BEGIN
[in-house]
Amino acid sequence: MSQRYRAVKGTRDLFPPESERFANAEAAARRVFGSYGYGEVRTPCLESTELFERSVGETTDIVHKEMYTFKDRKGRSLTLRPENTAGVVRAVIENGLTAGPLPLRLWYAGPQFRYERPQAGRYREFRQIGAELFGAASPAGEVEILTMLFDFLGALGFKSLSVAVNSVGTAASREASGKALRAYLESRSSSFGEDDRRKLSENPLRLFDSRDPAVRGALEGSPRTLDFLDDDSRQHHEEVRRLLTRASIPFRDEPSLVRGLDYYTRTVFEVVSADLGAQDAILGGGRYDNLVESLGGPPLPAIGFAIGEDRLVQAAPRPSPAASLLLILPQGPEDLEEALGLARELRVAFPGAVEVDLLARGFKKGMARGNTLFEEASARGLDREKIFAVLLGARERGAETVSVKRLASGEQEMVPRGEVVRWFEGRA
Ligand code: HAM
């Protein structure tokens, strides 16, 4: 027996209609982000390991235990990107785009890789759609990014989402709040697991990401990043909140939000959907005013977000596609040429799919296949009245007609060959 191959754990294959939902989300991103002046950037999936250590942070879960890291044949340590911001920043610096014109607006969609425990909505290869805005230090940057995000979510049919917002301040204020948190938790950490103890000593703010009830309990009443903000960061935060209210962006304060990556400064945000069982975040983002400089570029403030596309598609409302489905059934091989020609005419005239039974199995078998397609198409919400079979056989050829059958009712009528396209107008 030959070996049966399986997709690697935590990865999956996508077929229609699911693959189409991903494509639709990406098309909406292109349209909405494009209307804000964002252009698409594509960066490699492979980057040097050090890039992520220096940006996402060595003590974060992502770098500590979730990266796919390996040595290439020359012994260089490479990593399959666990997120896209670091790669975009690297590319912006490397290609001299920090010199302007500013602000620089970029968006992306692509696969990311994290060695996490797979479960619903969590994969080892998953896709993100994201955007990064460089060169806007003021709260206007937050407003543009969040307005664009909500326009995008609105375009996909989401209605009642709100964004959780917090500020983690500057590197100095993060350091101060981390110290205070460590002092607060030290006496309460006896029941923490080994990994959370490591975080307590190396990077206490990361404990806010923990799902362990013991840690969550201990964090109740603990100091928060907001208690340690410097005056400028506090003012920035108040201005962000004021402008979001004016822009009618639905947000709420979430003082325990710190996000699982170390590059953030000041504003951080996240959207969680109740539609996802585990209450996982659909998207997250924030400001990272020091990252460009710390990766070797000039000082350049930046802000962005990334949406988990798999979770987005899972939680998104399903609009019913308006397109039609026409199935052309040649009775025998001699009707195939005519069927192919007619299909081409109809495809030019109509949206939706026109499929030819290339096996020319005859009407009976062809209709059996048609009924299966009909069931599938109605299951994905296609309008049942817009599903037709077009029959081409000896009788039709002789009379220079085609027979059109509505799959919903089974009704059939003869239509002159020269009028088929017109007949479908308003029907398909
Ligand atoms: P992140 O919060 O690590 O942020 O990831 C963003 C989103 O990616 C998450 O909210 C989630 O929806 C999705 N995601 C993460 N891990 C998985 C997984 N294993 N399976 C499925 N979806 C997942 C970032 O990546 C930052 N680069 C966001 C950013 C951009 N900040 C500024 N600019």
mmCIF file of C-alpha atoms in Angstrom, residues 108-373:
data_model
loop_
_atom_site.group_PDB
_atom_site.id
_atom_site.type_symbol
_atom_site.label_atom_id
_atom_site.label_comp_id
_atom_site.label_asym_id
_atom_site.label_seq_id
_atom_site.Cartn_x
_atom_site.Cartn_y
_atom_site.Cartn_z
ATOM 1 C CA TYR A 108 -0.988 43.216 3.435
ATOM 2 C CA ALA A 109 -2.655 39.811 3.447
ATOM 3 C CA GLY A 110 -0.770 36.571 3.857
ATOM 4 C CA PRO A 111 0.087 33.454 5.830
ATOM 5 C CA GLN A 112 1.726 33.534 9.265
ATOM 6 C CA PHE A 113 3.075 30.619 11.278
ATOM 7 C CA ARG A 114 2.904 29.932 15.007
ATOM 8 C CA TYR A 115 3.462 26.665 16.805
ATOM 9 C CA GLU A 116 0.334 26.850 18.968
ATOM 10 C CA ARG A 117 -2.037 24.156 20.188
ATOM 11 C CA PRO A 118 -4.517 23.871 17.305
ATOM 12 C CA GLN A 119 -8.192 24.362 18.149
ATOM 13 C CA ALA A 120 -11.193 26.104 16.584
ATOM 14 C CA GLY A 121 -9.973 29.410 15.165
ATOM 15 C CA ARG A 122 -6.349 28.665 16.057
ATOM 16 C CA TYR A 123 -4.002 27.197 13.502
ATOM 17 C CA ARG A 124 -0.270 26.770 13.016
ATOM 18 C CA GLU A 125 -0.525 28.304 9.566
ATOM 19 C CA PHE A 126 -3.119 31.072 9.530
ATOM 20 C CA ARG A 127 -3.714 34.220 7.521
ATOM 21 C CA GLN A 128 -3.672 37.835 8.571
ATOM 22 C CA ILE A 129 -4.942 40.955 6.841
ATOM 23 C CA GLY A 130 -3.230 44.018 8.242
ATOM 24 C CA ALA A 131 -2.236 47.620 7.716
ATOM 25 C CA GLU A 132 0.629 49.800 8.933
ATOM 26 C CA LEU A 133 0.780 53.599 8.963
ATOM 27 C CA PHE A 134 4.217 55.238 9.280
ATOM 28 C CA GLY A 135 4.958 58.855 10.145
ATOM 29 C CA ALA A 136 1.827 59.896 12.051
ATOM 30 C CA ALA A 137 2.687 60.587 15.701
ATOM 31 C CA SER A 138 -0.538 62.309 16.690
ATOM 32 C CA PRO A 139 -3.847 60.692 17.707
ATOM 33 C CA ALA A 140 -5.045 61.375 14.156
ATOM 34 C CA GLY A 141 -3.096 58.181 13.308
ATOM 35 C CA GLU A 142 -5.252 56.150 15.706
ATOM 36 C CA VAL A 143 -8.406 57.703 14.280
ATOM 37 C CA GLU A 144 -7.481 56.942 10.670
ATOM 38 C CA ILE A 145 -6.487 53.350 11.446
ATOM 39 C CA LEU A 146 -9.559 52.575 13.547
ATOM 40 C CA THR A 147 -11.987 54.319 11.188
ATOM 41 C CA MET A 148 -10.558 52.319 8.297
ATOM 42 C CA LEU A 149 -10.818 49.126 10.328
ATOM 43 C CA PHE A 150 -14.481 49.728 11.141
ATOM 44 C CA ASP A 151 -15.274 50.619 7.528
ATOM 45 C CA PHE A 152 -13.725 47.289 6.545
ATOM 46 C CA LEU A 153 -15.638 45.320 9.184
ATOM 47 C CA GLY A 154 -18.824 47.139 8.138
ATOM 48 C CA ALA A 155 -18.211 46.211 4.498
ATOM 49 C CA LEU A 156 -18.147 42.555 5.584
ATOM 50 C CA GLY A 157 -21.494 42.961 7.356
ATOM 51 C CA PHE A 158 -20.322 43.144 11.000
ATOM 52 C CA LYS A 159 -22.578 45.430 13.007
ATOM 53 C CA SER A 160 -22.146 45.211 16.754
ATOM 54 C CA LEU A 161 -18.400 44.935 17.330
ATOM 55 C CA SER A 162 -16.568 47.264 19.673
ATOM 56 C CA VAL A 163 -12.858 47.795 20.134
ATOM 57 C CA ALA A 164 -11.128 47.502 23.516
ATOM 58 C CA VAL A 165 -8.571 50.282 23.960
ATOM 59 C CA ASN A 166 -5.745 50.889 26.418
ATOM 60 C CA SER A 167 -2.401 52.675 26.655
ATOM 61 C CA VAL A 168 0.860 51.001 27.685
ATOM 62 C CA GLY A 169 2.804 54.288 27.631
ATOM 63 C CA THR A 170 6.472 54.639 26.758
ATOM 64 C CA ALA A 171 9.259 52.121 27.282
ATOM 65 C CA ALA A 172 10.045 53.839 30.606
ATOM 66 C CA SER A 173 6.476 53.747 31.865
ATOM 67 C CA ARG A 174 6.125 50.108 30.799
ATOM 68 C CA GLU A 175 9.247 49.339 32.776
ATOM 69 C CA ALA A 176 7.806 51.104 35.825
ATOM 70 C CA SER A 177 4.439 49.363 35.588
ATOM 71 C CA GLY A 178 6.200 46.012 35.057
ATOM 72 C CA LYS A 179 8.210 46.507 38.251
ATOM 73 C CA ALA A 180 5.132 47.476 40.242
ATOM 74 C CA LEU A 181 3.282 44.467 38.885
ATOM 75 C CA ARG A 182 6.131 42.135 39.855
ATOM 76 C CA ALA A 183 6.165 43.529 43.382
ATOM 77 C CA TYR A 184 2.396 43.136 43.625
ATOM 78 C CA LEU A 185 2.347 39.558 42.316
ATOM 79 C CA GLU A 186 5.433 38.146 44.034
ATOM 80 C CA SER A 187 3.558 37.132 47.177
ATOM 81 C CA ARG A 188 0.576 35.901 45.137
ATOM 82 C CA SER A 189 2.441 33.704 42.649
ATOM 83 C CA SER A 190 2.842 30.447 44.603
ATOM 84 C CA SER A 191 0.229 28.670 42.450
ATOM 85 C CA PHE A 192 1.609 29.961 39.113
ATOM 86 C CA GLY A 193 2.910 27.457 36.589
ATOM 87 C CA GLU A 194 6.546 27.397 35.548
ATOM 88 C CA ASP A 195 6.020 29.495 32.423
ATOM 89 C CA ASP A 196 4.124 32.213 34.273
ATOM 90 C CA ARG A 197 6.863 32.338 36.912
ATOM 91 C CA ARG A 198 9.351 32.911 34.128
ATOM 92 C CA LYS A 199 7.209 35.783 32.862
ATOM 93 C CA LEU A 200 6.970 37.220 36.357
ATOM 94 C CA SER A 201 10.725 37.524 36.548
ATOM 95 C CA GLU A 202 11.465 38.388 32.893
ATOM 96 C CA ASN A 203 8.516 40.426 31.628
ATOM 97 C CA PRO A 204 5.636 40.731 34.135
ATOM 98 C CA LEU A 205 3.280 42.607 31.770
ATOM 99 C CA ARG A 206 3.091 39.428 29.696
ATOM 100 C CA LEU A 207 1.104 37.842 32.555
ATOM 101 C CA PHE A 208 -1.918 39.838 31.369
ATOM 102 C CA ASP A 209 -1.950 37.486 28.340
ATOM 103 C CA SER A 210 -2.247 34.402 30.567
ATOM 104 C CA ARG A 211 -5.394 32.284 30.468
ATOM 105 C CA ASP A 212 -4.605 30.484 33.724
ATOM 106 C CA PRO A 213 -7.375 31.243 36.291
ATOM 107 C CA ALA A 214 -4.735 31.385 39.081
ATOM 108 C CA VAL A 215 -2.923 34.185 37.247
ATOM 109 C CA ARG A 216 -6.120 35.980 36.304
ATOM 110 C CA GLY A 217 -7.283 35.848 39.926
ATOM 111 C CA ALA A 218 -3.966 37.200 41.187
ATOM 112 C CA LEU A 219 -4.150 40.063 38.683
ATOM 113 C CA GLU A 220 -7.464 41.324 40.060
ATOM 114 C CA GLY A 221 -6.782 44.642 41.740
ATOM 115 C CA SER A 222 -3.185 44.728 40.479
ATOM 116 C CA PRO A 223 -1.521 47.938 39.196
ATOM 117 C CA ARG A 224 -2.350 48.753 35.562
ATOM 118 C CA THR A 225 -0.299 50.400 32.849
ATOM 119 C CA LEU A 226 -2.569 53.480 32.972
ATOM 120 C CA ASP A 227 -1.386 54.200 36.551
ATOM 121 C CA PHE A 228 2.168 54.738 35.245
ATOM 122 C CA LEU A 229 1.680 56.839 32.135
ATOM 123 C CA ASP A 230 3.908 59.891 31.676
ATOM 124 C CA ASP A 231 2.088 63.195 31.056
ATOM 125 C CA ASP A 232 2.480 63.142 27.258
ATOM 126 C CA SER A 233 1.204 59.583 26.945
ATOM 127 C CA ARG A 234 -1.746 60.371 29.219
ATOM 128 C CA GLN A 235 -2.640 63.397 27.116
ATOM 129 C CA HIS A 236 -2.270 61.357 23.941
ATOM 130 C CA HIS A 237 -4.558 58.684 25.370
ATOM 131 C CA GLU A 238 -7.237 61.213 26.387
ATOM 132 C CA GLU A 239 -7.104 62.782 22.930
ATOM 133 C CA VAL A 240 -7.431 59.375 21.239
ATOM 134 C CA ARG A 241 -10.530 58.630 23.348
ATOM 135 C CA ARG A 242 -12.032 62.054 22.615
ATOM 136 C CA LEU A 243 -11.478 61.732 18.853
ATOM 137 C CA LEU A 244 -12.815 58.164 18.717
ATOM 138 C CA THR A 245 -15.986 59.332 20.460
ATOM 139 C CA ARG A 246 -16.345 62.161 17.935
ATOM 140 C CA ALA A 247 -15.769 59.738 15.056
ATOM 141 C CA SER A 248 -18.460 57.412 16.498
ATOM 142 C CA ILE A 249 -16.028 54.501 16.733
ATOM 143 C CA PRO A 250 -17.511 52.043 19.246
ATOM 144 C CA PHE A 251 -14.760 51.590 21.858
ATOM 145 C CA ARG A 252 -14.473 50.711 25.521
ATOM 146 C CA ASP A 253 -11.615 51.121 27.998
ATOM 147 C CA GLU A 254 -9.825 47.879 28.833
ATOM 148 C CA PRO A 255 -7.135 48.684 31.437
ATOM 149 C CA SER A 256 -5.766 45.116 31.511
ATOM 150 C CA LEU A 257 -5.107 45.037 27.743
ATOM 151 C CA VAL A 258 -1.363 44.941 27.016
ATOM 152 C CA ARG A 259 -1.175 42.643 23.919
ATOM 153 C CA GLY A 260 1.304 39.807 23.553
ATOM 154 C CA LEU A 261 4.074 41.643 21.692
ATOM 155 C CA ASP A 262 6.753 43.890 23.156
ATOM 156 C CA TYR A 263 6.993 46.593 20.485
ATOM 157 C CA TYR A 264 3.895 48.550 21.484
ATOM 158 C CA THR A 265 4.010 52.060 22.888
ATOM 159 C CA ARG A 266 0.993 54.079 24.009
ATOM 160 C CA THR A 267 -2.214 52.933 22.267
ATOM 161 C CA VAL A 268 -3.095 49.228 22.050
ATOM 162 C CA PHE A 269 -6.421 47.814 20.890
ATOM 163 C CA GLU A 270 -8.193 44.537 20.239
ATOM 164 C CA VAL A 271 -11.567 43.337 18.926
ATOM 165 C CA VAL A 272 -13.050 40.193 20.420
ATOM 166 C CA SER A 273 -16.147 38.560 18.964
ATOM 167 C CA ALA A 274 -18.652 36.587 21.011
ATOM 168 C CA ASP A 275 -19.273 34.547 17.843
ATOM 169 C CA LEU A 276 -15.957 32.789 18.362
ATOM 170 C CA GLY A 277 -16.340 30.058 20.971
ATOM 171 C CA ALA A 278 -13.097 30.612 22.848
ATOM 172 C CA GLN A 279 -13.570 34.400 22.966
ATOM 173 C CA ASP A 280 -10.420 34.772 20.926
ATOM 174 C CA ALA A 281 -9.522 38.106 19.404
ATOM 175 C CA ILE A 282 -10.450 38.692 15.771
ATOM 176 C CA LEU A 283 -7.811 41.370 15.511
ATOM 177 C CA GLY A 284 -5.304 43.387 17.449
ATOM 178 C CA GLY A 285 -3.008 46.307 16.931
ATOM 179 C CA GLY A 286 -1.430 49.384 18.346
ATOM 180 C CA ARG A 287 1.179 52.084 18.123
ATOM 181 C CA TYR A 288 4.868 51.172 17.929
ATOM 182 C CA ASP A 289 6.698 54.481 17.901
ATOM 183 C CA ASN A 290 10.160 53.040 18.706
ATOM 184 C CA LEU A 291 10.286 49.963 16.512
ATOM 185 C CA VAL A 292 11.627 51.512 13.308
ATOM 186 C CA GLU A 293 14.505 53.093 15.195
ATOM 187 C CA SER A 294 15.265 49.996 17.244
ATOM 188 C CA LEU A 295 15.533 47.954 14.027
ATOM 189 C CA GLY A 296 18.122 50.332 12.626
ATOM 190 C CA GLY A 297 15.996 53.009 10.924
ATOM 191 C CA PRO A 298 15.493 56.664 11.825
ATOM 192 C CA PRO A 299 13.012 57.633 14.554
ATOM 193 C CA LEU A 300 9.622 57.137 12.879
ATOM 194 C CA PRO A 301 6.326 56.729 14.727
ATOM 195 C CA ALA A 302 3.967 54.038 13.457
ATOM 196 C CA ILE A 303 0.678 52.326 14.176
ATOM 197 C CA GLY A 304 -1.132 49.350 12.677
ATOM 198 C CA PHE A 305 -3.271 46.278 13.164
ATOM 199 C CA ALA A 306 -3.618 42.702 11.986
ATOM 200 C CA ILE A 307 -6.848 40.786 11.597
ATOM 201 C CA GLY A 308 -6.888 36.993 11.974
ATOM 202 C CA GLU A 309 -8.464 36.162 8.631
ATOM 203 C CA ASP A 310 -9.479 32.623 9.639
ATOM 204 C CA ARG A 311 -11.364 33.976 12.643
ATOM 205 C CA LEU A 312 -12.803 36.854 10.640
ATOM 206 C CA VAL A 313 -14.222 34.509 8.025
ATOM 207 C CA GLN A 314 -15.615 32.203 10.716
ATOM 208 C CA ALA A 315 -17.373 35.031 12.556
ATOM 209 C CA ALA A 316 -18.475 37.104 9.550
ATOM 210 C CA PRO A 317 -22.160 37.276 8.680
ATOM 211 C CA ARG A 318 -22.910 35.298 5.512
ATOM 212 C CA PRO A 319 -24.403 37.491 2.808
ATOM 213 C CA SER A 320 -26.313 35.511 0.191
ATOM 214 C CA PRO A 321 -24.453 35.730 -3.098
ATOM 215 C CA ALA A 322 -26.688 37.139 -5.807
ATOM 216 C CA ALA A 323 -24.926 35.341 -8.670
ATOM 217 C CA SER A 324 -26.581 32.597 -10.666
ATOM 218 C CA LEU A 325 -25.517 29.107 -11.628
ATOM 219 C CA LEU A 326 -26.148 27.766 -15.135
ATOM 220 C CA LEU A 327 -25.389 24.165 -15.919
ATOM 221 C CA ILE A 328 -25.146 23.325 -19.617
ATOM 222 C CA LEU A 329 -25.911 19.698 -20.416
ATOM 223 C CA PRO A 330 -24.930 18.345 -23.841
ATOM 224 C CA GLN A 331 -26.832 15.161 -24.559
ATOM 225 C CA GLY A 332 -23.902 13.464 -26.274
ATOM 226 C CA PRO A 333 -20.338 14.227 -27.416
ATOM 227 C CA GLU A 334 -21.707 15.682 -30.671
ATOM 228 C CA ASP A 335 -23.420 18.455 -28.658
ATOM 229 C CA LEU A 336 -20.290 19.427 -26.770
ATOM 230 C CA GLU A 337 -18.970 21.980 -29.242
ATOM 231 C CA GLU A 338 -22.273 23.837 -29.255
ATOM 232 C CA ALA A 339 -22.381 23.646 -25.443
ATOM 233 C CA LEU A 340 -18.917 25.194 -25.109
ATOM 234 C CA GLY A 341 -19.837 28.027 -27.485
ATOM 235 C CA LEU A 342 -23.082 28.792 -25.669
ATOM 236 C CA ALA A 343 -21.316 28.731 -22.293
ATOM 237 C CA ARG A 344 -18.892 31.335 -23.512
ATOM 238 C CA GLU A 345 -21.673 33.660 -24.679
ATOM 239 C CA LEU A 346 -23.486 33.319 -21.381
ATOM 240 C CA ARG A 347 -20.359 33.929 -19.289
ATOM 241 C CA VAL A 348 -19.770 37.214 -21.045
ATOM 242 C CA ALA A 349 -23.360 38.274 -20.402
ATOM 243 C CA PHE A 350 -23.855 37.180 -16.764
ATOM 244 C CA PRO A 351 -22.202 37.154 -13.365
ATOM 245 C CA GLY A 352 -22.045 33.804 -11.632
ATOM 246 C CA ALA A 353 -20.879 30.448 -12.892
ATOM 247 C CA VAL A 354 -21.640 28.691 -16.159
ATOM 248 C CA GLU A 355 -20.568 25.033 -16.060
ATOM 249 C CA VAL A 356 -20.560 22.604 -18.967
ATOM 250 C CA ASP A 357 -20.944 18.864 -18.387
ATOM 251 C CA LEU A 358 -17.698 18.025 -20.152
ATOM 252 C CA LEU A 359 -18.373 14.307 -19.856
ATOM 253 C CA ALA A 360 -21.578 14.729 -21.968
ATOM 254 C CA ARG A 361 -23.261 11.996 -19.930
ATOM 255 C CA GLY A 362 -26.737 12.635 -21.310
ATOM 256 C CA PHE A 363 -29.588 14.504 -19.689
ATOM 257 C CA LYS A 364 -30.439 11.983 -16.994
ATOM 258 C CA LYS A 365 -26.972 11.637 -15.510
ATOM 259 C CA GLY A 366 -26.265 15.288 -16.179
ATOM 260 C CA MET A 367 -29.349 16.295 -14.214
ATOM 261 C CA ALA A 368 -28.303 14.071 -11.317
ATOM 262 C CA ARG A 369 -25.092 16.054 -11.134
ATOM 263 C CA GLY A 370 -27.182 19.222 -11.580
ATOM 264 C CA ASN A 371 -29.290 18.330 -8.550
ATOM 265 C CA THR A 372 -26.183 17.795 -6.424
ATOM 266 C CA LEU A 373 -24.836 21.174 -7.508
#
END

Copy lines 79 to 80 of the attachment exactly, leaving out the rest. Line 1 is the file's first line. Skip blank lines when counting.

ATOM 61 C CA VAL A 168 0.860 51.001 27.685
ATOM 62 C CA GLY A 169 2.804 54.288 27.631